• Employers should allow employees to be accompanied at any formal disciplinary or grievance meeting.

  • Employers should allow an employee to appeal against any formal decision made.

Every person in HR who might have to deal with a disciplinary procedure should familiarize themselves with the Code’s 47 steps.

What Happens If Gross Misconduct Was An Accident?

Accidents happen. Ordinary misconduct may be the result of an accident. But that’s not typically the case with gross misconduct. The legal hub Qredible says that gross misconduct is usually a severe act resulting in the breach of trust between an employee and employer, and that acts of gross misconduct must be deliberate.

How do you know whether the act was deliberate or accidental? For example, if someone left a tap on overnight which caused flooding, could that have been accidental? Similarly, what happens if an employee forgot to lock a safe and something was stolen? Was this ordinary or gross misconduct?

That’s for the investigation team to decide. Not all acts of gross misconduct warrant an employee being dismissed. As we explain below – any follow-up action taken by the employer must be fair and transparent, so it could stand up if an employee makes a complaint to an employment tribunal.

How Should Organizations Deal With Gross Misconduct?

When misconduct is not serious or gross misconduct, acas advises companies to do the following:

  • Arranging a meeting with an employee, to explain what they’ve done, warn them, listen to them, and prepare them for a final written warning if they don’t change their behavior.

  • If their behavior doesn’t improve by the deadline, it’s necessary to hold a second meeting and issue a final written warning – telling them you’re considering firing them if they don’t improve.

  • If they still haven’t met your standards, hold a third meeting. At this stage you can give them another chance to improve or dismiss them. But you must decide their future at this stage, and tell them what your decision is.

How HR Should Approach Gross Misconduct

Unlike general misconduct cases, when gross misconduct takes place, says that you can issue a single ‘first and final’ written warning to an employee.

You can also dismiss an employee immediately, or suspend them on full pay – as long as you follow a fair procedure. It is very important that you do investigate the issue and you give them a chance to respond before you decide to dismiss them.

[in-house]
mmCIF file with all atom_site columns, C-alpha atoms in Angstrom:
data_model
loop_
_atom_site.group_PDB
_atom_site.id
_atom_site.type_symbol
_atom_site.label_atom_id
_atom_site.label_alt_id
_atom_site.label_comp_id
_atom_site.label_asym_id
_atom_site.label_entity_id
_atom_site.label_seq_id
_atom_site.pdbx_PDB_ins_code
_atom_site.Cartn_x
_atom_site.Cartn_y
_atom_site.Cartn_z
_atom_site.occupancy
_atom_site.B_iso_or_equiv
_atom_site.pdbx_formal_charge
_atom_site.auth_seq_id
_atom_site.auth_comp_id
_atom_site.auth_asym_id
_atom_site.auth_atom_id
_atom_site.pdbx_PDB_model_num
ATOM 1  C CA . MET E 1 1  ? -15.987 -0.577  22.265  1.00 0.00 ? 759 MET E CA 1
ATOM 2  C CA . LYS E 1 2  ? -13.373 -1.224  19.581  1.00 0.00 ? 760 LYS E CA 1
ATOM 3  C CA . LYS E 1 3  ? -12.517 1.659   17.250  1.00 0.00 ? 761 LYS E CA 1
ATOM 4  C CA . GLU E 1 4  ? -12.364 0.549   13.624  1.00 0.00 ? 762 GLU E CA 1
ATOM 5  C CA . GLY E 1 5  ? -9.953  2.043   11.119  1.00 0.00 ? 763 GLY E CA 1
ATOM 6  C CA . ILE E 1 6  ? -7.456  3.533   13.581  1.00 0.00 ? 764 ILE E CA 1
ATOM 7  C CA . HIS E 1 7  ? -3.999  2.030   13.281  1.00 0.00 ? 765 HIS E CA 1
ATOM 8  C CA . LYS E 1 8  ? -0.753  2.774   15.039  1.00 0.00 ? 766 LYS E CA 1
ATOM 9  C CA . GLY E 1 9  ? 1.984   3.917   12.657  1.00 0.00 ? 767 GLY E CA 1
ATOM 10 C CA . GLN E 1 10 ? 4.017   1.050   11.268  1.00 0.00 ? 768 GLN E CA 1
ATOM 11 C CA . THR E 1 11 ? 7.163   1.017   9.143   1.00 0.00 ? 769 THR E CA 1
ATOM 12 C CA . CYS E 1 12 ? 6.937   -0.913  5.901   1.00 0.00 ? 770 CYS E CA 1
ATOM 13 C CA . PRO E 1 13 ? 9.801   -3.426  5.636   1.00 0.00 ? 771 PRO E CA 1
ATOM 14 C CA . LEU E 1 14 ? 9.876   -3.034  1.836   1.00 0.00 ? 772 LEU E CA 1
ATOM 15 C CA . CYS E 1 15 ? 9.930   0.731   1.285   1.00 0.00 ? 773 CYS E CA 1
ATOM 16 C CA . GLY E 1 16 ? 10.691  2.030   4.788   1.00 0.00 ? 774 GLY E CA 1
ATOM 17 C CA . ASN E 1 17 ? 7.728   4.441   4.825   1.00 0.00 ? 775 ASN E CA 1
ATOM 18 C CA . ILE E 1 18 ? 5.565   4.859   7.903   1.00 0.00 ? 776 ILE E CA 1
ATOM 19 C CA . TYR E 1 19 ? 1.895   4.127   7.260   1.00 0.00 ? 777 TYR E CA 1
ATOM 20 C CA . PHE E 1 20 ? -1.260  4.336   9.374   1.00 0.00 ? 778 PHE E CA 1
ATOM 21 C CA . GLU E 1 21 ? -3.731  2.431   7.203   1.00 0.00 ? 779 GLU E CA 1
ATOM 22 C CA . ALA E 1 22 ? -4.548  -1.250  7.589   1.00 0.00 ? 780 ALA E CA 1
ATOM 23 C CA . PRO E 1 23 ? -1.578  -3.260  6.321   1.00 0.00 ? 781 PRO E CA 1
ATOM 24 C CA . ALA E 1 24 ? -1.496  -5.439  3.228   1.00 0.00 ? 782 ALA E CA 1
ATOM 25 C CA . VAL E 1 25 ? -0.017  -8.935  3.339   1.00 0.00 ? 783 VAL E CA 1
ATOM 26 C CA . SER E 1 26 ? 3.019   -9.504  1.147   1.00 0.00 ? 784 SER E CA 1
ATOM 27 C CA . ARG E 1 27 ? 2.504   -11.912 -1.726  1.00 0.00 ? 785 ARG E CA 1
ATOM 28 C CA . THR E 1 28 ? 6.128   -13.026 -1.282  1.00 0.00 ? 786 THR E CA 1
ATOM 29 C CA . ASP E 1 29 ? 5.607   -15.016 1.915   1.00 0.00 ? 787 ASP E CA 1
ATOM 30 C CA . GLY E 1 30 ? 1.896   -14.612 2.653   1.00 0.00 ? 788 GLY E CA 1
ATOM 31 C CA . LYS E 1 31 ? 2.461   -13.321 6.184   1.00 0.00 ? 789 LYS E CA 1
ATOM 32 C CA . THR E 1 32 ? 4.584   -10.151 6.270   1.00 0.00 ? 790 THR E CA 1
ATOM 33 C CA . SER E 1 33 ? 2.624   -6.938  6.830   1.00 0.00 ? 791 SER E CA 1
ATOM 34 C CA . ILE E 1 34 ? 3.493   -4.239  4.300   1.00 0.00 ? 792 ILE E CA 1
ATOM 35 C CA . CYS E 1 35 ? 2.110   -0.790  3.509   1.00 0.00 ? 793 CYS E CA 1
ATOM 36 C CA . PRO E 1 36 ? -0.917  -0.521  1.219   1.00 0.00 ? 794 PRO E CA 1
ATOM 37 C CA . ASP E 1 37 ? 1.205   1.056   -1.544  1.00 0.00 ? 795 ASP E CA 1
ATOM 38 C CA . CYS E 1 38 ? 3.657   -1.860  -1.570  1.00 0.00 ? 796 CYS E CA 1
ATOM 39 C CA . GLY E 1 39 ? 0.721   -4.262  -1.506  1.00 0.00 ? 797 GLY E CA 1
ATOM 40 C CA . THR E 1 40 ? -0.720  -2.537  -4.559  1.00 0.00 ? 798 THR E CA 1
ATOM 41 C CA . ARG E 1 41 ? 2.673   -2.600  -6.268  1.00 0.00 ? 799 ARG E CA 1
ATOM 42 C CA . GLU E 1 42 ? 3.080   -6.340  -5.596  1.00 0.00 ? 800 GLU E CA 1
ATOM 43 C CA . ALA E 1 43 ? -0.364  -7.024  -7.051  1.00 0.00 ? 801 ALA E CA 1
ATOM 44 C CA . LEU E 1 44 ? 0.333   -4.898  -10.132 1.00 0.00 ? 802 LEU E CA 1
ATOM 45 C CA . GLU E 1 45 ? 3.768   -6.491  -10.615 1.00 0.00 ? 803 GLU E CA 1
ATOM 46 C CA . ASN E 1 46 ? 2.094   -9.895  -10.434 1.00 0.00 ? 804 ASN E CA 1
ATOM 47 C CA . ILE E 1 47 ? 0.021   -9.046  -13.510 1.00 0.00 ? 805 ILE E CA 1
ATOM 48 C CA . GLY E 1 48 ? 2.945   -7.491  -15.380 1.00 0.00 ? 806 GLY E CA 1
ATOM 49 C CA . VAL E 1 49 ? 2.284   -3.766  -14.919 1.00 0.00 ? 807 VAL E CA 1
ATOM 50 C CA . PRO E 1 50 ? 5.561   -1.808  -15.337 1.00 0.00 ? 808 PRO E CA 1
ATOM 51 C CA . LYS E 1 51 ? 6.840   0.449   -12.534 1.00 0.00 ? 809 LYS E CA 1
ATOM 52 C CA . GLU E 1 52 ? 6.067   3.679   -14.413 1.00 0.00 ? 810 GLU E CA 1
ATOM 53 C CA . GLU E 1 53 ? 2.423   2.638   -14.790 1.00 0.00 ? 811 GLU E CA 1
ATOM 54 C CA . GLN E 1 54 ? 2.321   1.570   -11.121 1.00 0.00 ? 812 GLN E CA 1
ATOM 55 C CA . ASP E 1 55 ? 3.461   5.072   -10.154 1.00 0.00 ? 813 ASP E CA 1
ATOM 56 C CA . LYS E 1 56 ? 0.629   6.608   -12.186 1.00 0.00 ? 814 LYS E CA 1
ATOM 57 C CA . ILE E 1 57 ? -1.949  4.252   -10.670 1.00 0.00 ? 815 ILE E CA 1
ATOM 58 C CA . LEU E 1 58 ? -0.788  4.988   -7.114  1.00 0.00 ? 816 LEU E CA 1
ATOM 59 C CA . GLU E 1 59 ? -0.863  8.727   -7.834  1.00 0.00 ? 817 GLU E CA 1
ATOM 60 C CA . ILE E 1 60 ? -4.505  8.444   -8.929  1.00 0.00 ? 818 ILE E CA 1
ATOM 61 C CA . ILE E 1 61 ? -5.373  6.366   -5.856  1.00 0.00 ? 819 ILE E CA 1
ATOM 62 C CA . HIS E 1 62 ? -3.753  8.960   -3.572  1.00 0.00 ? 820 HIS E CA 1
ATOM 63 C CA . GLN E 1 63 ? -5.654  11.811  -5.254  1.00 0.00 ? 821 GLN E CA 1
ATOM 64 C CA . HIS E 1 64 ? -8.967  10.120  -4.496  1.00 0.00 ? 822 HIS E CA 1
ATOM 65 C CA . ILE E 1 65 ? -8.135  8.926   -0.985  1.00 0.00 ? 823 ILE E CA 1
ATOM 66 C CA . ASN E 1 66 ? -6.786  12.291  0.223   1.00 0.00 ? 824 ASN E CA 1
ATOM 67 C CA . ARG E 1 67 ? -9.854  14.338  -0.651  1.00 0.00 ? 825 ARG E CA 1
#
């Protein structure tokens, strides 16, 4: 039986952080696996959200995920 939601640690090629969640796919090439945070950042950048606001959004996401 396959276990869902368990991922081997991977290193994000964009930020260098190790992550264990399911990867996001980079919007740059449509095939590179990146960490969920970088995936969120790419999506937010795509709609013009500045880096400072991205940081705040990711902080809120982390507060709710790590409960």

For example, many companies arrange a disciplinary hearing at this stage, and, thereafter, issue a formal letter confirming summary dismissal if the investigations confirm the behavior took place and was, indeed, gross misconduct.

Check out our full guide to staff disciplinary hearings right here.

If you don’t dismiss employees fairly, you may open yourself up to a claim of unfair dismissal or wrongful dismissal.

Can You Terminate An Employee For Gross Misconduct?

Yes, you can fire someone for gross misconduct.

As a quick reference, says that you can dismiss an employee if:

  • They’re incapable of doing their job to the required standards.

  • They’re capable but unwilling to do their job properly.

  • They’ve committed some form of misconduct.

They also say that you don’t have to go through any specific processes to dismiss someone, at least, not according to law – but you must do it fairly.

And, they also say that if their ability to do their job is related to their health in some way, you should try as many ways as possible to help them do their job before you terminate their employment.

But beware… Whether you witness the behavior or not, every instance of gross misconduct must be investigated. And if you haven’t listed the specific example of an employee’s transgression in your policy, it might be hard to prove it’s gross misconduct.

If in doubt, it’s better not to dismiss someone instantly because, if you’re taken to an employment tribunal, Lawdonut advises that you’d have to prove that your decision would be one that a reasonable employer would have made was itself both fair and reasonable in the circumstances and show that the offense was so wrong that instant dismissal was an appropriate sanction.

How do you dismiss an employee? We put together a guide right here to help.

How Does Gross Misconduct Affect Future Employment?

It’s uncertain and depends largely on whether an employee chooses to state why they left their previous jobs and whether their new employer approaches you for a reference or not.

Dismissed employees are not required to tell future employers that they were dismissed for gross misconduct. However, as Qredible says, “It’s rarely easy to answer why anyone has left a secure job or a reputable company without eyebrows raising.”

If future employers reach out to you for a reference and ask why your employee was dismissed, it’s important to be honest.

Over time, the employee’s misdeeds will likely fade into their past. But it’s unlikely that your company will forget them, or the damage that they caused, any time soon. For this reason, if no other, it’s important to remember that their actions can cause ripple effects on your current employees.

Be prepared to answer awkward and uncomfortable questions from both affected and curious employees in a way that reassures them, as much as you can, without sugar-coating what really happened. And then get back to focusing on business as normal.

In the short term, you might need to take specific steps to help boost employee motivation or consider strategies to help improve employee retention but, if you do things fairly and transparently, even the bad smell of gross misconduct won’t hang around forever.